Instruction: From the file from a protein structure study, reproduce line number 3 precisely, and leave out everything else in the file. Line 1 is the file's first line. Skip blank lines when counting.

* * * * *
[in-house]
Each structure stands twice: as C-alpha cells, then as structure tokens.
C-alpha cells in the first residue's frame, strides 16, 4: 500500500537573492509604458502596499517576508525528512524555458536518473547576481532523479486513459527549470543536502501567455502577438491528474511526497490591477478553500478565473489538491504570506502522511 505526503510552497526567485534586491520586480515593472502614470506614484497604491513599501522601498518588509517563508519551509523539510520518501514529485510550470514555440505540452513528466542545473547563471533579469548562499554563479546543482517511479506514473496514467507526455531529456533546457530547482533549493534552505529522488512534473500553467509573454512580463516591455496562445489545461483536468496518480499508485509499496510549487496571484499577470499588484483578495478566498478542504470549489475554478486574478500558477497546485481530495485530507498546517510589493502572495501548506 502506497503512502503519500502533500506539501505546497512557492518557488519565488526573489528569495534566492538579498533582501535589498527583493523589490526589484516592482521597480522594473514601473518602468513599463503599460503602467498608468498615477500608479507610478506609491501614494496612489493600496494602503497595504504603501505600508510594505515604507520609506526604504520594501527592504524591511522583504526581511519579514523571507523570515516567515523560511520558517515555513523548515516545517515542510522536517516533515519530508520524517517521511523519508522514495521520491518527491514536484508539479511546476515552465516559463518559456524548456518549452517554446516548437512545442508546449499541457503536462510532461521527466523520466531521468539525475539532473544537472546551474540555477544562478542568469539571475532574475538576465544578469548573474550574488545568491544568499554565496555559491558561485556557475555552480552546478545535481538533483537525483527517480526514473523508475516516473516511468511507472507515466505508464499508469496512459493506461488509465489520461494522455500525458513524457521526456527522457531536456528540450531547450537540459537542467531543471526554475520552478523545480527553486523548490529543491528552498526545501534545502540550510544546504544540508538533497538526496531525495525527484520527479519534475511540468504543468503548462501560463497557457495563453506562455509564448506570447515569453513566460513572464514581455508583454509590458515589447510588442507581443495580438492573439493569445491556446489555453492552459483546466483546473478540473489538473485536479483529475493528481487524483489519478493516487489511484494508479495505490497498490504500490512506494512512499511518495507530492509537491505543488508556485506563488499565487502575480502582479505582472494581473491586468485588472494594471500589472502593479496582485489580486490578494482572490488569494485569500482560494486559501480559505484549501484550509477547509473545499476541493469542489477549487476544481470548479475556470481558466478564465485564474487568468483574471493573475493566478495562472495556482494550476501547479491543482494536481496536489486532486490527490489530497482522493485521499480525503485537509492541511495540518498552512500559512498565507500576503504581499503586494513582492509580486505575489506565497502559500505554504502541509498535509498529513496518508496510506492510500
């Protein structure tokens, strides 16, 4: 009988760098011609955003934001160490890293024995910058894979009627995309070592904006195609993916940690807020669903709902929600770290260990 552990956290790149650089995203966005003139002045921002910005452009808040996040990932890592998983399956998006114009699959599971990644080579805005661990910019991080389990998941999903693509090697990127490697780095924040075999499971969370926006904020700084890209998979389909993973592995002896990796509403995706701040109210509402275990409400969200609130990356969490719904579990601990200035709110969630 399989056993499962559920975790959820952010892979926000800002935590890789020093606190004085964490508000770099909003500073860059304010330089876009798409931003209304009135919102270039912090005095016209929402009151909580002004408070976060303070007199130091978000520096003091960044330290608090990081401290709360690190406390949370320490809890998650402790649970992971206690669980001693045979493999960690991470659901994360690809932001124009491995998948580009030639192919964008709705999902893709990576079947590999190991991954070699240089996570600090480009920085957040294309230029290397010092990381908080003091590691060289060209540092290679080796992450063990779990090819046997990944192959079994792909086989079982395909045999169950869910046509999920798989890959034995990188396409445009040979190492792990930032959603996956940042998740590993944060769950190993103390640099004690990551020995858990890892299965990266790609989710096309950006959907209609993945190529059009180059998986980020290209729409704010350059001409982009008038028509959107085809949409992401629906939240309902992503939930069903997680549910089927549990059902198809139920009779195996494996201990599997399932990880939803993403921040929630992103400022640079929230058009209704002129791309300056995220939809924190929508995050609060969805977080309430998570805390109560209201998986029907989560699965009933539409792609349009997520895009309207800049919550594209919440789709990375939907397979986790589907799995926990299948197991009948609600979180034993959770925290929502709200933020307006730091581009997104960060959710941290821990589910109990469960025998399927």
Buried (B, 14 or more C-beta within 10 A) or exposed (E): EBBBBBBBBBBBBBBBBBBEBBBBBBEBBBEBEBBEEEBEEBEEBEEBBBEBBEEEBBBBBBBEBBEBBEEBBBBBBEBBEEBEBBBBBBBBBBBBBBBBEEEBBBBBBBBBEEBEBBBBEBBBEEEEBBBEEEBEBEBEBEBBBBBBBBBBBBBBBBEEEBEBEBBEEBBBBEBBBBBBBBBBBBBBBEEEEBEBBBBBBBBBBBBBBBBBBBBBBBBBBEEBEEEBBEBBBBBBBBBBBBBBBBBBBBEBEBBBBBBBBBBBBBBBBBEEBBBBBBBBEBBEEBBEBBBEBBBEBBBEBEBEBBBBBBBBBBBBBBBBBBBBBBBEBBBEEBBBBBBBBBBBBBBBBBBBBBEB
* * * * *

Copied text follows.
C-alpha cells in the first residue's frame, strides 16, 4: 500500500537573492509604458502596499517576508525528512524555458536518473547576481532523479486513459527549470543536502501567455502577438491528474511526497490591477478553500478565473489538491504570506502522511 505526503510552497526567485534586491520586480515593472502614470506614484497604491513599501522601498518588509517563508519551509523539510520518501514529485510550470514555440505540452513528466542545473547563471533579469548562499554563479546543482517511479506514473496514467507526455531529456533546457530547482533549493534552505529522488512534473500553467509573454512580463516591455496562445489545461483536468496518480499508485509499496510549487496571484499577470499588484483578495478566498478542504470549489475554478486574478500558477497546485481530495485530507498546517510589493502572495501548506 502506497503512502503519500502533500506539501505546497512557492518557488519565488526573489528569495534566492538579498533582501535589498527583493523589490526589484516592482521597480522594473514601473518602468513599463503599460503602467498608468498615477500608479507610478506609491501614494496612489493600496494602503497595504504603501505600508510594505515604507520609506526604504520594501527592504524591511522583504526581511519579514523571507523570515516567515523560511520558517515555513523548515516545517515542510522536517516533515519530508520524517517521511523519508522514495521520491518527491514536484508539479511546476515552465516559463518559456524548456518549452517554446516548437512545442508546449499541457503536462510532461521527466523520466531521468539525475539532473544537472546551474540555477544562478542568469539571475532574475538576465544578469548573474550574488545568491544568499554565496555559491558561485556557475555552480552546478545535481538533483537525483527517480526514473523508475516516473516511468511507472507515466505508464499508469496512459493506461488509465489520461494522455500525458513524457521526456527522457531536456528540450531547450537540459537542467531543471526554475520552478523545480527553486523548490529543491528552498526545501534545502540550510544546504544540508538533497538526496531525495525527484520527479519534475511540468504543468503548462501560463497557457495563453506562455509564448506570447515569453513566460513572464514581455508583454509590458515589447510588442507581443495580438492573439493569445491556446489555453492552459483546466483546473478540473489538473485536479483529475493528481487524483489519478493516487489511484494508479495505490497498490504500490512506494512512499511518495507530492509537491505543488508556485506563488499565487502575480502582479505582472494581473491586468485588472494594471500589472502593479496582485489580486490578494482572490488569494485569500482560494486559501480559505484549501484550509477547509473545499476541493469542489477549487476544481470548479475556470481558466478564465485564474487568468483574471493573475493566478495562472495556482494550476501547479491543482494536481496536489486532486490527490489530497482522493485521499480525503485537509492541511495540518498552512500559512498565507500576503504581499503586494513582492509580486505575489506565497502559500505554504502541509498535509498529513496518508496510506492510500